2016: My Year in Pop Culture Discoveries

Real life in 2016 was an ordeal, to say the least. Every day seemed to bring news of another mass tragedy or terrorist attack. Civil war continued to rage in Syria, killing thousands of people and forcing millions of others to seek sanctuary elsewhere. A reality TV host got elected to the White House by exploiting long-dormant racism and xenophobia. Beloved entertainers, from actors and athletes to iconic musicians, died at an alarming rate.

You’d think that times like these would sap entertainment of its potency, exposing it as nothing but a trifling, fleeting anesthetic. On the contrary, however, good movies, TV shows, books, and other works of art feel more crucial now than ever. They transport us across time and space, expanding our little circles of existence. They invite us to look at the world and its inhabitants in different ways, to explore the unknown. They remind us of humanity’s capacity for dreaming. A species that creates such beautiful things can’t be truly irredeemable, can it?

I was lucky enough to experience an abundance of moving, thought-provoking, and just plain engaging pop culture this year. This is some of the stuff that I loved:

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Arrival Tells a Glorious, Alienating Story of Life

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Amy Adams and Jeremy Renner face the unknown in Denis Villenueve’s Arrival. (credit: Paramount Pictures)

Denis Villenueve has a history of turning genre pulp into cinematic gold. After winning acclaim and awards in Canada for harrowing, topical dramas, the director broke into Hollywood in 2013 with Prisoners, a harrowing thriller starring Hugh Jackman and Jake Gyllenhaal that follows two fathers looking for their kidnapped daughters. On paper, it’s pure macho melodrama, disguising sentimentality with violence, but Villenueve lends it a beguilingly meditative quality, forcing the audience to soak in the heightened emotion even as the characters fight to repress it. Similarly, he infuses Sicario, an ostensibly straightforward drug-war Western, with primal dread. Enemy is barely coherent, but it looks good.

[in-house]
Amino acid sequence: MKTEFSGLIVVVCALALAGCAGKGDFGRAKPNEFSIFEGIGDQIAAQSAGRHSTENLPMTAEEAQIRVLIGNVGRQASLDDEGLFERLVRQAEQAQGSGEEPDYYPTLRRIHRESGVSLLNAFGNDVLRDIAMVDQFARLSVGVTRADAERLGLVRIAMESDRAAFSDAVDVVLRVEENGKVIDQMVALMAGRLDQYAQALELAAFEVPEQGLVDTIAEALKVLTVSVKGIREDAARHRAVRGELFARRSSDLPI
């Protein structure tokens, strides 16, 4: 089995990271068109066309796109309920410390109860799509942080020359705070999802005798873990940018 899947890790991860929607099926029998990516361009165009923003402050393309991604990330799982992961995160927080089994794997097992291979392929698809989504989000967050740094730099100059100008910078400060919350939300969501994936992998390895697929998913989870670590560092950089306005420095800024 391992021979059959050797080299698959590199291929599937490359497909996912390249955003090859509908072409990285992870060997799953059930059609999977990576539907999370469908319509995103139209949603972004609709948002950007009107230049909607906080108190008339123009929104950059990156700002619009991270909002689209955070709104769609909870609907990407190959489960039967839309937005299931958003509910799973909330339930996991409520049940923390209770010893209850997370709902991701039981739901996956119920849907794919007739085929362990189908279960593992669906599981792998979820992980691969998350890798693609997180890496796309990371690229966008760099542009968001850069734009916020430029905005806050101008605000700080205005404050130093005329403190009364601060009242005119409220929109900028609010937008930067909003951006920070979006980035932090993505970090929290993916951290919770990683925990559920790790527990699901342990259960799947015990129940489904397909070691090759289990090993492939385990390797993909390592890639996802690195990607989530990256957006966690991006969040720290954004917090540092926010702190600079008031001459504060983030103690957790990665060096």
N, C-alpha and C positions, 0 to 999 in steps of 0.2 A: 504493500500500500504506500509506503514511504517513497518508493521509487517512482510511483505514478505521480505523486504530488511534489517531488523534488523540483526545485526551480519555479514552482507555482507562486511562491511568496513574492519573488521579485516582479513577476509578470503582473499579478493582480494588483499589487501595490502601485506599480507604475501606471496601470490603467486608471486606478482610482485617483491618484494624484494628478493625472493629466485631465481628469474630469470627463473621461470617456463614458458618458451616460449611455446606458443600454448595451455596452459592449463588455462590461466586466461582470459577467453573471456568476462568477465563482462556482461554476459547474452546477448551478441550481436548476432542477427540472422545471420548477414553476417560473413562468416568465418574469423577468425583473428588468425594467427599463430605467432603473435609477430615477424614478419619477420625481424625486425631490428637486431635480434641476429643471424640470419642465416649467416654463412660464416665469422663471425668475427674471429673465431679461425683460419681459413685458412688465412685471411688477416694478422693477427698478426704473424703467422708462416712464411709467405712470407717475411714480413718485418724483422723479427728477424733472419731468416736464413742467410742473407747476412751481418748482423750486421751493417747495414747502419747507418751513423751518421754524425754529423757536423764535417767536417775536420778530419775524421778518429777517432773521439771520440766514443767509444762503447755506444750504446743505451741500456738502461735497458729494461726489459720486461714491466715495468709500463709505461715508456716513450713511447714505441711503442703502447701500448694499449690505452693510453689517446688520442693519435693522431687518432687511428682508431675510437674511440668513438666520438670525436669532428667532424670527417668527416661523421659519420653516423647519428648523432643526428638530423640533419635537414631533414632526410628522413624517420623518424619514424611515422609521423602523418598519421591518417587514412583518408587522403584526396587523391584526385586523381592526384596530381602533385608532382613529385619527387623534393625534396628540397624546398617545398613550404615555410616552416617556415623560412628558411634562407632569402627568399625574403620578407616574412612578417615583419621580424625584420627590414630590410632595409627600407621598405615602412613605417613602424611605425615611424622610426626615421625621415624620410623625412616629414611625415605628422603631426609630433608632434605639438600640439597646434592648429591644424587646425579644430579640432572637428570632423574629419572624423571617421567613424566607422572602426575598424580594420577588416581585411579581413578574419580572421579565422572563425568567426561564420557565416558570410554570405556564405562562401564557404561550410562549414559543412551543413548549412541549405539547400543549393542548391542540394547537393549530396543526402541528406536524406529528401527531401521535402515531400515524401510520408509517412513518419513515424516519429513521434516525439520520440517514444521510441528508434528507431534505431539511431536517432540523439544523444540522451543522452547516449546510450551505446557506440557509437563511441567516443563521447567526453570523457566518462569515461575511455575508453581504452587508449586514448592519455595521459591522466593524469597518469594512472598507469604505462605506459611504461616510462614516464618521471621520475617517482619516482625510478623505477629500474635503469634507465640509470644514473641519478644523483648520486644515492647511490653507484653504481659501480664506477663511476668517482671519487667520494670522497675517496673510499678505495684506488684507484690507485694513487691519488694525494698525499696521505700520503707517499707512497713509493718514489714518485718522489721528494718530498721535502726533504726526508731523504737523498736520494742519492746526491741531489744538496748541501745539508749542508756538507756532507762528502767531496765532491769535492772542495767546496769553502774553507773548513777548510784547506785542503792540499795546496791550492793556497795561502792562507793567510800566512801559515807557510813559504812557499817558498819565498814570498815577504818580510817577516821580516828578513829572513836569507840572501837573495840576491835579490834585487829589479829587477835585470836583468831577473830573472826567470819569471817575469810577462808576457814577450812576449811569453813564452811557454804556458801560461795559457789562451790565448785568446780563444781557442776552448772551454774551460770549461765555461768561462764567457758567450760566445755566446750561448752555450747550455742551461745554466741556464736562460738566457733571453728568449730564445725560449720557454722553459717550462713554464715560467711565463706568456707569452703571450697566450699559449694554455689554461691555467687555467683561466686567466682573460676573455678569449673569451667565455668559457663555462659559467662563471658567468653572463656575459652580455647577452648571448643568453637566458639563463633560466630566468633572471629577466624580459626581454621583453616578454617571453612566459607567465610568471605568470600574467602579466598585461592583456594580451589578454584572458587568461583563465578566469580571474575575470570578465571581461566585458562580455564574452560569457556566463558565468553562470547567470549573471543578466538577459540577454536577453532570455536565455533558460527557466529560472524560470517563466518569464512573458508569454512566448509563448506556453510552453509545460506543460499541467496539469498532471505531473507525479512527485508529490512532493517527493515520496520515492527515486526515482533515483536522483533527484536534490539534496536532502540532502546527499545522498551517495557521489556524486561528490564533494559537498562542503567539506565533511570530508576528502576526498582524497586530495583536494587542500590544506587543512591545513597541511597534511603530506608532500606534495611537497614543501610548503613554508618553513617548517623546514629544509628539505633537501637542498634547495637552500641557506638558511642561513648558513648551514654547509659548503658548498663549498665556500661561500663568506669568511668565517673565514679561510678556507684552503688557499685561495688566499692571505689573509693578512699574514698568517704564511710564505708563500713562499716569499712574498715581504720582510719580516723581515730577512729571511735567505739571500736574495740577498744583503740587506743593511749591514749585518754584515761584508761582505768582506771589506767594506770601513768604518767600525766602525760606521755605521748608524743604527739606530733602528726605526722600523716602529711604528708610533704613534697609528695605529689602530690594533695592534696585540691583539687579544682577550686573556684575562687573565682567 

This continues with Arrival. In terms of its tone and narrative, the science-fiction flick marks a radical departure from Villenueve’s previous work, but it displays the same confidence, the same panache.

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Hell or High Water Finds Poetry in Pulp

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Chris Pine and Ben Foster shine in David Mackenzie’s neo-Western. (credit: CBS Films)

For a supposedly dying genre, the Western has shown a lot of life in the past decade. Australian filmmaker John Hillcoat transplanted the action to the Outback in his uber-violent The Proposition. In 2007’s The Assassination of Jesse James by the Coward Robert Ford, Andrew Dominik fused history with myth, and in last year’s Slow West, newcomer John Maclean steeped painterly landscapes in Wes Anderson-esque, fairy-tale whimsy. 3:10 to Yuma and True Grit successfully remade classics, while Kelly Reichardt gave the genre a much-needed feminist spin with Meek’s Cutoff. It’s infiltrated television as well, from Deadwood and Justified to Preacher and Fargo season two.